Speculation is growing about the future of Hotter Shoes’s CEO Ian Watson.

Last week the troubled shoe manufacturer was sold by administrators to WoolOvers in a pre-pack sale.

It followed a dramatic fall in fortunes of the award-winning Skelmersdale-headquartered company, which has been under Watson’s leadership since March 2019.

BusinessCloud has been told by more than one source that Watson, who previously worked as CEO of Start-Rite Shoes, no longer works at the company but neither Hotter Shoes or WoolOvers Group have responded to several phone calls or emails.

However in an interview in the fashion publication Drapers with Mike Lester, CEO of WoolOvers,  it’s been reported that Watson stepped down following the pre-pack administration.

Despite that he still appears on the website of Hotter Shoes’ parent company Unbound and is listed as a director at Companies House.

However speculation has been growing about his future after administrators sold Hotter Shoes to WoolOvers Group in a pre-pack sale.

The company’s fortunes have plummeted since 2015 when it was crowned Manufacturer of the Year, beating Rolls-Royce and Jaguar Land Rover in the process.

At the time the company’s turnover was £96m with EBITDA of £12m and a stated goal of doubling in size.

What went wrong at Hotter Shoes?

By 2017 the company was the UK’s largest shoe manufacturer, employing 1,400 people and producing more than 2.2 million pairs of shoes per year at its factory in Lancashire.

However, when the company was rescued following its sale to the WoolOvers Group, staff numbers had dwindled to just 421.

Analysts have blamed the collapse on a combination of Covid-19 and a change in direction.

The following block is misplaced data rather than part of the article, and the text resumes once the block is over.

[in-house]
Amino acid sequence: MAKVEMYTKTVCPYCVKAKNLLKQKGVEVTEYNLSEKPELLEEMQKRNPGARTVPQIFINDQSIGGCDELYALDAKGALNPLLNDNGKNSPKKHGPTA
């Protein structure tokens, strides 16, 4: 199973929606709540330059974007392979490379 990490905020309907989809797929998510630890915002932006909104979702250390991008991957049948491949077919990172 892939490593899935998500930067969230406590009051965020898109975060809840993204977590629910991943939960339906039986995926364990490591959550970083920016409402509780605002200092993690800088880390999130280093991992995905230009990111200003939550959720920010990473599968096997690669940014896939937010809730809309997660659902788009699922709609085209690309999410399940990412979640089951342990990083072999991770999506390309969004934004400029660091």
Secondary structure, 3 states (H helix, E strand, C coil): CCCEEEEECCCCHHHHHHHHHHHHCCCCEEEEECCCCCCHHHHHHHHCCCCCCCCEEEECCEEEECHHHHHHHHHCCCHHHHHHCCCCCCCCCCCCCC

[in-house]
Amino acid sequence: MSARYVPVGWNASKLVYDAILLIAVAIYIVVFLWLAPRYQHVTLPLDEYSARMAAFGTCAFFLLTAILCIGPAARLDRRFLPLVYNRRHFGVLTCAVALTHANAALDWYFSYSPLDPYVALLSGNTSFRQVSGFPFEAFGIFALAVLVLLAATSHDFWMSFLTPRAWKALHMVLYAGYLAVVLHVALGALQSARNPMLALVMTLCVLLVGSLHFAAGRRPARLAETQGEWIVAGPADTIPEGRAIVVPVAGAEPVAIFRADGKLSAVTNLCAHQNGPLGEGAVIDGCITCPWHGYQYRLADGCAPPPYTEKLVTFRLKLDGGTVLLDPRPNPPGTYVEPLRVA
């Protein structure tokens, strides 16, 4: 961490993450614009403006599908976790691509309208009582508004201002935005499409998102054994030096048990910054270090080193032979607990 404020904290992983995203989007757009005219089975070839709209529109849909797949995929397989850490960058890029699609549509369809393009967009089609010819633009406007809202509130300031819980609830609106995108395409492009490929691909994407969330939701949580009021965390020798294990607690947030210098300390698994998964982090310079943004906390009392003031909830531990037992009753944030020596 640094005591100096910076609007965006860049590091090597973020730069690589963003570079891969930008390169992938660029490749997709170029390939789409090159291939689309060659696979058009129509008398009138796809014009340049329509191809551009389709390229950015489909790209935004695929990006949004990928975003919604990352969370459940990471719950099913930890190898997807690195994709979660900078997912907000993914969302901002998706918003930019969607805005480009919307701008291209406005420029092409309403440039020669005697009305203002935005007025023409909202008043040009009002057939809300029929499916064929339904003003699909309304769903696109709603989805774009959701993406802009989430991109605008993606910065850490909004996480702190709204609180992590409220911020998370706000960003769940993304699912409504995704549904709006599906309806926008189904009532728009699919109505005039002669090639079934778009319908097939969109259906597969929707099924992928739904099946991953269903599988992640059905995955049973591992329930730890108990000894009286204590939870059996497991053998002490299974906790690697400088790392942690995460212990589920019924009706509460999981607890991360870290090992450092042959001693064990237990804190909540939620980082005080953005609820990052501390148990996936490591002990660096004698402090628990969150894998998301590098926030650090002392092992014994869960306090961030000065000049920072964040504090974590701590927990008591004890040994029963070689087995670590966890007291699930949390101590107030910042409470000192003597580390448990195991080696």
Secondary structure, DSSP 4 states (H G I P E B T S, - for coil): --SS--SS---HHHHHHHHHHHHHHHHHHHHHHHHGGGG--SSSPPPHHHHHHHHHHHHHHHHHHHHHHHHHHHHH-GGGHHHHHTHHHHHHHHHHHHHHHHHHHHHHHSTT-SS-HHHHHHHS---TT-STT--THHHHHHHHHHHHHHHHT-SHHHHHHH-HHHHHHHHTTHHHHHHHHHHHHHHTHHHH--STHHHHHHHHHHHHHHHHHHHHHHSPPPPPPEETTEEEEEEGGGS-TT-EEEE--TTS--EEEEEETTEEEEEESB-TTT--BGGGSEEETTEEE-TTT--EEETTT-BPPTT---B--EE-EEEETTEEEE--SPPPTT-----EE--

They include Watson’s decision to put significant resources into creating a marketplace website called Unbound to compete with the likes of Very, M&S and Next.

Others have questioned Hotter’s decision to pursue a strategy of sourcing more shoes from overseas instead of making the shoes in their own world class factory.

One industry expert spoken to by BusinessCloud said Hotter Shoes needed to focus its attention on serving its core customer base.

The industry expert said: “Hotter Shoes’ core customer was 50+ and mainly women. They used to devote a lot of time to understanding what ‘Mr and Mrs Hotter’ wanted and it was a strategy that worked. The company was profitable and stable.”

While other UK shoe manufacturers struggled, Hotter flourished on the back of a major investment in technology and automation to make the company capital intensive rather than labour intensive.

Hotter lived by its four core values – brand, customers, comfort and people – and invested in its own 120-seat call centre to field calls from the UK and US markets.

However things began to unravel in the years either side of Covid.

In 2019 the then CEO Sara Prowse, who is now the highly respected CEO of UA92, was replaced by Watson.

Unbound Group CFO to step down

Hotter’s main shareholder, Electra Private Equity, decided not to press ahead with its planned US growth plan and IT transformation and Watson moved the business model away from being store-led to eCommerce-led.

The industry expert said: “Ian wanted to target the younger customer and introduced technical innovations like feet scanning.

“They went for growth, which looked good on paper, but they began to lose their focus on their core customer.

“Hotter had really high Net Promoter Scores (NPS) and customer loyalty but the decision was taken to create a  marketplace website called Unbound, which Hotter Shoes sat within.

“You could still buy Hotter Shoes on the Unbound website but you could also buy other brands like M&S .

“Amazon do it really well but if you’re going to create a new marketplace you need to invest in technology, logistics and customer services.”

Senior staff left and then Covid hit.

Initially Hotter Shoes seemed to benefit from the boom in online shopping but while other retailers survived the pandemic, Hotter Shoes continued to see a fall in sales and it lurched towards administration.

In the days before being bought by WoolOvers, trading in Unbound – which listed on the London Stock Exchange in February 2022 – had been suspended after restructuring plans, including an equity fundraise, failed.

The new owners – WoolOvers Group – have been urged to go back to basics.

The industry analyst told BusinessCloud said: “There’s a lot more competition out there but how do they win back Mr and Mrs Hotter? They have to rebuild their relationships with their customers and understand what it was that made them successful in the first place.”

  • Ian Watson, Hotter Shoes and WoolOvers Group have all been approached for a comment.